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I'll get around to it at some point.

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Maybe right before the belt fest? (If I can talk sover someone to brng it in the plane?)

 

Kind regards,

Jacques.


Nobody does it better - than Lotus ;)

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Why is all the nice stuff in the UK? :(


All we know is that when they stop making this, we will be properly, properly sad.Jeremy Clarkson on the Esprit.

Opinions are like armpits. Everyone has them, some just stink more than others.

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Cos we kicked all the bad stuff out years ago.  :P

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British Ambassador to Florida, New York, Denmark and Newfoundland.  And Sweden.

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:cry:

 

I don't like you anymore.....


All we know is that when they stop making this, we will be properly, properly sad.Jeremy Clarkson on the Esprit.

Opinions are like armpits. Everyone has them, some just stink more than others.

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Just to re-iterate, Trevsked made up the initial group buy of these manifolds by purchasing 2 himself, which he didn't need but did for the sake of the others in the group buy. 

 

If you want to buy a manifold, please do the right thing and purchase this brand new item from Trevor before approaching Alunox. It's the same as the one you'll get from them, but available right now, on the shelf and ready to go and will save Trevor being the best part of £3k out of pocket.


88 Esprit NA, 89 Esprit Turbo SE, Evora, Evora S, Evora IPS, Evora S IPS, Evora S IPS SR, Evora 400, Elise S1, Elise S1 111s, Evora GT410 Sport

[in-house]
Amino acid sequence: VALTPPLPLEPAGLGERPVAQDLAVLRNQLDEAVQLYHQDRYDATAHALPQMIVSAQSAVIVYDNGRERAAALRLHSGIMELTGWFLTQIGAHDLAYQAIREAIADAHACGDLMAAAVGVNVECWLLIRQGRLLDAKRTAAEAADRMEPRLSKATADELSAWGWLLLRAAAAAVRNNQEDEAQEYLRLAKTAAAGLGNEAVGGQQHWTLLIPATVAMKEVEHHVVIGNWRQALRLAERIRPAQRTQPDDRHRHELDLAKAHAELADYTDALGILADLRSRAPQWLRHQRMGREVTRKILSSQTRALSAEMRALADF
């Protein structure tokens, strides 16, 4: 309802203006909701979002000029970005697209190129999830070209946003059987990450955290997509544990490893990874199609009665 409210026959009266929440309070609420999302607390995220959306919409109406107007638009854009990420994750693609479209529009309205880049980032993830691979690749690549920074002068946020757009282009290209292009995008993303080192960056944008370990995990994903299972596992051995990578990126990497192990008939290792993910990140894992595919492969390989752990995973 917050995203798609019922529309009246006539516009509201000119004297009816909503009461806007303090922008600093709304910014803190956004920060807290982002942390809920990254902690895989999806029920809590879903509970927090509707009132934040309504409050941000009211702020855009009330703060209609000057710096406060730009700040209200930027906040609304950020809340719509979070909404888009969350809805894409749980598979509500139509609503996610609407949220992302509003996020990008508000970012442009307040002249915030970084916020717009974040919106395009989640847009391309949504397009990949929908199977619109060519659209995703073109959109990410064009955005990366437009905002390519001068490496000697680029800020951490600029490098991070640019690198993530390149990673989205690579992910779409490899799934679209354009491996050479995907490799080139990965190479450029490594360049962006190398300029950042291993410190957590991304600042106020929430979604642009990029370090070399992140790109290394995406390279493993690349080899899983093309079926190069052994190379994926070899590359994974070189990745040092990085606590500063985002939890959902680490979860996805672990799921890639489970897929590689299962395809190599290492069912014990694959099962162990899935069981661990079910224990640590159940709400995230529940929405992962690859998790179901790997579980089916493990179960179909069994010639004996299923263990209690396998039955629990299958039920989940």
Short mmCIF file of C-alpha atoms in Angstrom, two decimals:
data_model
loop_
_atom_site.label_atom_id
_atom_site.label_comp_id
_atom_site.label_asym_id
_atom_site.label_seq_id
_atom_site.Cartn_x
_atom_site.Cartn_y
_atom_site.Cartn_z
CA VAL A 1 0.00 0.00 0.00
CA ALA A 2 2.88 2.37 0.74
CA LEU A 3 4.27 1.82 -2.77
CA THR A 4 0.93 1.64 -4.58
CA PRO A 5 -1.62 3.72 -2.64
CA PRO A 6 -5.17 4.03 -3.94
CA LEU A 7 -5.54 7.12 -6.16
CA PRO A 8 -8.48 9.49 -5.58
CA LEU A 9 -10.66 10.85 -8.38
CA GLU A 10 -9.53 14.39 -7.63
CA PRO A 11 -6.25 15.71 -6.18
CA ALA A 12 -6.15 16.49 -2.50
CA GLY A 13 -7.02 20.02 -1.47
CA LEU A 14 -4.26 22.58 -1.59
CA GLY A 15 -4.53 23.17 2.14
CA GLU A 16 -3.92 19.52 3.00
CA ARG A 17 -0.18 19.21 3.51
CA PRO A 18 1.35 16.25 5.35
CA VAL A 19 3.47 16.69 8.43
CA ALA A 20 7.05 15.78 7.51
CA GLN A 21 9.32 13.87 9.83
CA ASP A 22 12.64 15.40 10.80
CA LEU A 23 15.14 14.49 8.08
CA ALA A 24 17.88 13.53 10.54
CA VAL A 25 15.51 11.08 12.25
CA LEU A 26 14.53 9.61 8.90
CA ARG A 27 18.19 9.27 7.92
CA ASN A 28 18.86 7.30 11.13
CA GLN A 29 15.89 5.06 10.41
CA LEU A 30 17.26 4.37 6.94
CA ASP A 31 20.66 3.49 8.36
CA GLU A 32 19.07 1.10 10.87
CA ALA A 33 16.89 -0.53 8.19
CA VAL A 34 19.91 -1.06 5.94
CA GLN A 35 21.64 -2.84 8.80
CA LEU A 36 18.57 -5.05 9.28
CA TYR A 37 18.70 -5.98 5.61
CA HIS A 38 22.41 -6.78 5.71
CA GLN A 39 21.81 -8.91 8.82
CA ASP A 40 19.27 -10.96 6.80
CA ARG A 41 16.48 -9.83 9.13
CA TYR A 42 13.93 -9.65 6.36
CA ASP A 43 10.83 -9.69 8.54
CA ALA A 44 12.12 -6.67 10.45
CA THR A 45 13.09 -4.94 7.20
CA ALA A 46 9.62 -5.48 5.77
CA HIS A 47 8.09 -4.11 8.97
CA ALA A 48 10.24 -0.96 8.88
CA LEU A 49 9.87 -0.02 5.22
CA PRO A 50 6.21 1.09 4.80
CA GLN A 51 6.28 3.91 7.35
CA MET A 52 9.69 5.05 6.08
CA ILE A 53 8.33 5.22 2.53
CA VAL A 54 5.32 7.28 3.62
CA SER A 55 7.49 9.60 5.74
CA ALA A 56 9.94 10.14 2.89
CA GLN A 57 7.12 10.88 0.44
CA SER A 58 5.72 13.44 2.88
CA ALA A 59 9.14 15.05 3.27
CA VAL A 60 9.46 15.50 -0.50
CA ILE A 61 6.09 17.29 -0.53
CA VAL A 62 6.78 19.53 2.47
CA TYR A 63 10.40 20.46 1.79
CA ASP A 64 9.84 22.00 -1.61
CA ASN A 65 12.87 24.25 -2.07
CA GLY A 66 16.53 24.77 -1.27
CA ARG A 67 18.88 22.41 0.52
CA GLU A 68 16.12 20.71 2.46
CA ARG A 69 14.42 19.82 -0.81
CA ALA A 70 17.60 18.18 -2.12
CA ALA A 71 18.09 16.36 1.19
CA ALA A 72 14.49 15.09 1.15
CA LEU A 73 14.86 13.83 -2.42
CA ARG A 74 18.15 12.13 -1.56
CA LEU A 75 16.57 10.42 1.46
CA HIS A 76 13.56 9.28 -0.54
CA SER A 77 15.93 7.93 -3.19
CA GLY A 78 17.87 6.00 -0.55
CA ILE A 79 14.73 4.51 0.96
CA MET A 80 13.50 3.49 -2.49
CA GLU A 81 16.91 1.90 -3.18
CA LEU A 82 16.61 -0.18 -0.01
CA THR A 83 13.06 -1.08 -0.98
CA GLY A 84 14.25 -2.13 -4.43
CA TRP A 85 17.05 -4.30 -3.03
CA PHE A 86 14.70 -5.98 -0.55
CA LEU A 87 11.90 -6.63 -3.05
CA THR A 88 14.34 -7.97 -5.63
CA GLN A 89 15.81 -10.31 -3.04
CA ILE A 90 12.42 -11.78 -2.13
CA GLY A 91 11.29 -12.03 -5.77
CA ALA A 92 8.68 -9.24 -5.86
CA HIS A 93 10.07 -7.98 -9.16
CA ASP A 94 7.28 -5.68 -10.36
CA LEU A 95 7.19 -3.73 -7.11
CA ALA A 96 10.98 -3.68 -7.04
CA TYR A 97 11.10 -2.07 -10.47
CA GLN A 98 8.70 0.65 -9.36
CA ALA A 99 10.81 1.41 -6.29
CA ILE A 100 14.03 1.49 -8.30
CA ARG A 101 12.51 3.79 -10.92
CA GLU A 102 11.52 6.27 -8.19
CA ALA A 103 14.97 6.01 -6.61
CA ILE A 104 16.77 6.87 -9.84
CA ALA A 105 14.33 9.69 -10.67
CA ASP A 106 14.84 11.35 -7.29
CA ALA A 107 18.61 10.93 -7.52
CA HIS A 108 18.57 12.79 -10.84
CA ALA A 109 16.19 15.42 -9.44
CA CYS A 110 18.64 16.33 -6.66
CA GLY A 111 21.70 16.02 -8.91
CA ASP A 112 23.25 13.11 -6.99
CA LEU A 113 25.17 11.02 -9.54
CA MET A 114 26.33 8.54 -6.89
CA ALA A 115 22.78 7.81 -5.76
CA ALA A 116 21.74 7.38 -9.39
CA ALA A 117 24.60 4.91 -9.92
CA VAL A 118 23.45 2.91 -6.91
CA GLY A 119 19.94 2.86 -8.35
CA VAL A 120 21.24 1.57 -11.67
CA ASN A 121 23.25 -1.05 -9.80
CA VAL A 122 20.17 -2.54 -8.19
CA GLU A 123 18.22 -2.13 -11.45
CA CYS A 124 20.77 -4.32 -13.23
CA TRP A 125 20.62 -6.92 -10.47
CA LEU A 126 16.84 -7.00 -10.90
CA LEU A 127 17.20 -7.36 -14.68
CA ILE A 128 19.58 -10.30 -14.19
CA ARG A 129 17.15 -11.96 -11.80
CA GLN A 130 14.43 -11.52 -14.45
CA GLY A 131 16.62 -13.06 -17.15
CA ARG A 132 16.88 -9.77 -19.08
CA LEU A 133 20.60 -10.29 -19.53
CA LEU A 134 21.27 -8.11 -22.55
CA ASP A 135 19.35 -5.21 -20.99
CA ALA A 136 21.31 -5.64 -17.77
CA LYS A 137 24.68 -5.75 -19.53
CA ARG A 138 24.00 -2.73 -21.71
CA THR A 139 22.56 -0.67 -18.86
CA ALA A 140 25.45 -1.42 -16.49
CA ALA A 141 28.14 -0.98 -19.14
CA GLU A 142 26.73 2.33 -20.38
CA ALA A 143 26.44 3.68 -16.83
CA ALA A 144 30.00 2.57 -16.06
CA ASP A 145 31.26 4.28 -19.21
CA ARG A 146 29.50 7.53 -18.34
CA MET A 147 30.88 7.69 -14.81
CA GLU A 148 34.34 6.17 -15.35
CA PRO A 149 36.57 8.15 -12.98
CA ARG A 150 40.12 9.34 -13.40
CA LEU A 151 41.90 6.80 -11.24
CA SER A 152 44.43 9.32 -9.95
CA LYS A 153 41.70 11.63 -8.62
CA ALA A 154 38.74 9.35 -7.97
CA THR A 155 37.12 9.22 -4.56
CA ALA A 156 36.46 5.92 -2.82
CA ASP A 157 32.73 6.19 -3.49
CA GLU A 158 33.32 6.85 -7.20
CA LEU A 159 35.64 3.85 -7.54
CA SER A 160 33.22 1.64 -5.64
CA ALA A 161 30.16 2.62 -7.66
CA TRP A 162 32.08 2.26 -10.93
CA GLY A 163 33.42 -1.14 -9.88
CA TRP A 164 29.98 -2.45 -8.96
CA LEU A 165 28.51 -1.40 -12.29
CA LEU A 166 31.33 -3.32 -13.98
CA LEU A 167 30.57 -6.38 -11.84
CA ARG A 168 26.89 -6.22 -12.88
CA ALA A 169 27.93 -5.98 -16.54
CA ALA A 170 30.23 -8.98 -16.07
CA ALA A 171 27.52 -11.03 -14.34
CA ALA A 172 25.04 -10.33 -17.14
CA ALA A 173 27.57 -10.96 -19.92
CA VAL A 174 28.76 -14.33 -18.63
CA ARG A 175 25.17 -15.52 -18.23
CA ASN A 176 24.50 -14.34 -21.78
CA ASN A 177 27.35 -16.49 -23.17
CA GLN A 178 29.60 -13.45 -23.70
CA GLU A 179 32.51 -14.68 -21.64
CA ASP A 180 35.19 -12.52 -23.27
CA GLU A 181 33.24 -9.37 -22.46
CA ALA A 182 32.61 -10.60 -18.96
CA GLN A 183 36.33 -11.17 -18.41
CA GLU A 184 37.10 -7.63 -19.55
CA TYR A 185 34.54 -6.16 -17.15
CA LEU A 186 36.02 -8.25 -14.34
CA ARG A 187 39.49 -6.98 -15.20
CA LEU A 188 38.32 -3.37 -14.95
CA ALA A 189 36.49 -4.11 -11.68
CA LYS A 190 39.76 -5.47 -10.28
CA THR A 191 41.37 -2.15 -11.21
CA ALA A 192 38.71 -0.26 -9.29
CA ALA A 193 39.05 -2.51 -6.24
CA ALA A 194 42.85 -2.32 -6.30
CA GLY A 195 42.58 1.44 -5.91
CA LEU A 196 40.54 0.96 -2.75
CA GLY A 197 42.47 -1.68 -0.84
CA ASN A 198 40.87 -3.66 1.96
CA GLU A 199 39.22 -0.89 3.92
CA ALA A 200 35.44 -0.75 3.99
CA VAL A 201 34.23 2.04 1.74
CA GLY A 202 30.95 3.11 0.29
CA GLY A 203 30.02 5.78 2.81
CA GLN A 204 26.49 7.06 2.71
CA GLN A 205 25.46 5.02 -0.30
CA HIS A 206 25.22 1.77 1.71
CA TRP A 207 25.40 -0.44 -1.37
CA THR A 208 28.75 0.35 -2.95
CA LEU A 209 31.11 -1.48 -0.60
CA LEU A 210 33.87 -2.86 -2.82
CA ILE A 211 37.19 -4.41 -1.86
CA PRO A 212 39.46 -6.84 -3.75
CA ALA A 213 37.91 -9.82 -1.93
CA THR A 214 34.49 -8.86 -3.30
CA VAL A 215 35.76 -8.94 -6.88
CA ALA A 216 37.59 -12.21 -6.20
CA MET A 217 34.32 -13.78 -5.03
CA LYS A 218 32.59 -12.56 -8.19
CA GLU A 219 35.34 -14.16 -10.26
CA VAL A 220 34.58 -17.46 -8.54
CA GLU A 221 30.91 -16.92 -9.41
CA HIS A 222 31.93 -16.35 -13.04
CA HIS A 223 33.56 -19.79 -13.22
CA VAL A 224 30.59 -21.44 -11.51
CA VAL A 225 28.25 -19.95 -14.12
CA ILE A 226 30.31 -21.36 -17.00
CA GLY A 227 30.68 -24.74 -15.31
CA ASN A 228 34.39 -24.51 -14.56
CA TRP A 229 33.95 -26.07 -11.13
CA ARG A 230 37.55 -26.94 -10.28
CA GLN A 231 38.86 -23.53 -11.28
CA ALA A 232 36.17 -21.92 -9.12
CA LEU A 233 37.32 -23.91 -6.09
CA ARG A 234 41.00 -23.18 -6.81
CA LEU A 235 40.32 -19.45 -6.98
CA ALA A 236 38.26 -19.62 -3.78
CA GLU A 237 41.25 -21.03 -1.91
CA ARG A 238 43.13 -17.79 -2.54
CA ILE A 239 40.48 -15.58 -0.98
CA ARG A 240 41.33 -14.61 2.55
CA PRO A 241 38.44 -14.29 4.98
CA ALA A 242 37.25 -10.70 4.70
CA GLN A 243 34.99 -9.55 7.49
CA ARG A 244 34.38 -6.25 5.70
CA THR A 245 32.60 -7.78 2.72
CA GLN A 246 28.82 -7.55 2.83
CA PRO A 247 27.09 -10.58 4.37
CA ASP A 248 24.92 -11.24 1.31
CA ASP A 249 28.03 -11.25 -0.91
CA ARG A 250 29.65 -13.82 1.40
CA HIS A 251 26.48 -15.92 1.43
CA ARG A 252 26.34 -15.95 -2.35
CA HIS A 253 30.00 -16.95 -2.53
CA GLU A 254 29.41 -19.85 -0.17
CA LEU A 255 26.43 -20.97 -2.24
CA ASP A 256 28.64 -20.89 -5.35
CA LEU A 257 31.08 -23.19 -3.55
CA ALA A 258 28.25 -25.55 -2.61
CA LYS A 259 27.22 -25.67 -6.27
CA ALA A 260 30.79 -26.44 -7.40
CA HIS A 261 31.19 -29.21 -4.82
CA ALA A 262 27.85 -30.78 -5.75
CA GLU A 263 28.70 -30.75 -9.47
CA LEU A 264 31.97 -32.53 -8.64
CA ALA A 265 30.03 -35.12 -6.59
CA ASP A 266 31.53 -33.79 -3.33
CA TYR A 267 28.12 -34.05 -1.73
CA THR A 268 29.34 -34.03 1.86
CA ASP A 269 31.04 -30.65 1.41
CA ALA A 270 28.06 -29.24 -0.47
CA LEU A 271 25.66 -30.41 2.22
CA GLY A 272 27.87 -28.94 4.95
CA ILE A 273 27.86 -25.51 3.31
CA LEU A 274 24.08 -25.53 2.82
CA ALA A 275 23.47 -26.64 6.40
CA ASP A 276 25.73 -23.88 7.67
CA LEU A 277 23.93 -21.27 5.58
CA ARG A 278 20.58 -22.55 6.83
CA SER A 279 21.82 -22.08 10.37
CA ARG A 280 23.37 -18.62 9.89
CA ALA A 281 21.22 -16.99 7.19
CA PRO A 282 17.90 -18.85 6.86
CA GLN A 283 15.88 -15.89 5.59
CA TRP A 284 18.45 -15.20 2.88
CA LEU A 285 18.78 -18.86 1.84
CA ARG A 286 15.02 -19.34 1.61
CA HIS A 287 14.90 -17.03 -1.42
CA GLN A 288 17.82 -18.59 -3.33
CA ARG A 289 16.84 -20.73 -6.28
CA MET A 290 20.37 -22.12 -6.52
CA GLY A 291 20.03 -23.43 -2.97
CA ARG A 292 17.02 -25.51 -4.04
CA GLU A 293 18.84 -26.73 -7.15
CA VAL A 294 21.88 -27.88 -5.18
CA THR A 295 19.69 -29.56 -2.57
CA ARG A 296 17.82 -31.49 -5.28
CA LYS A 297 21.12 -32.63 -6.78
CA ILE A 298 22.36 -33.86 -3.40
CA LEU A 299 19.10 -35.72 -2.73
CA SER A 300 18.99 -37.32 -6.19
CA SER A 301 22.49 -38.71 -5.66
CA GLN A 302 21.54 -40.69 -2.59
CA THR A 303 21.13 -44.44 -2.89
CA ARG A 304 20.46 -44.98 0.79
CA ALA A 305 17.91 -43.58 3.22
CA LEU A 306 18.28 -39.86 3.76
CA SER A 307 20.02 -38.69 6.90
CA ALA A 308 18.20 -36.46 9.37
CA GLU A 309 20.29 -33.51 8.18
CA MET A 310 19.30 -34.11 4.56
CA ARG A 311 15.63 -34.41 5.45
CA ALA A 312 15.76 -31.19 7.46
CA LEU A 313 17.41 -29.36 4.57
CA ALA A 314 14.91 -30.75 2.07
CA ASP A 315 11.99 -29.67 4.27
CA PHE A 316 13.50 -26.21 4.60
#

Evora NA

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Thanks for the support and making that clear Bibs.

 

Trevor.


I'll get around to it at some point.

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So Bibs, naturally we support each other, and I bought one off Trevsked, now waiting for installation.

 

I have a few questions regarding this, as I want to avoid making stree on a part or some parts.

 

- Does someone have a propper installation manual for this kit? And the last updated bracket?

 

- Have anyone polished it ?

 

Kind regards,

Jacques.


Nobody does it better - than Lotus ;)

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I always polish mine.

Oh. You're talking about the manifold. Never mind.

:getmecoat:


All we know is that when they stop making this, we will be properly, properly sad.Jeremy Clarkson on the Esprit.

Opinions are like armpits. Everyone has them, some just stink more than others.

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Jacques, I found that it was not easy to fit, even with the engine out. If one pipe was only slightly out of line, then it wouldn't go straight on over the studs.
 
After speaking to Leon at Alunox, I dismantled it, and smeared some moly grease around before reassembling it. I mocked it up on the bench as best I could first, then offered it up, No.1 cylinder first. I put the first nut on, then the next, and used a copper/hide mallet to tap the headers gently around into position. It wasn't a quick process, but once I'd got it perfectly aligned and over the studs, I could pull the whole assembly on and off, with no bother.

 

As for polishing it, that's your choice, but as no-one else will ever see it, and even if I did it will look like shit in a short space of time, I didn't bother.


Margate Exotics.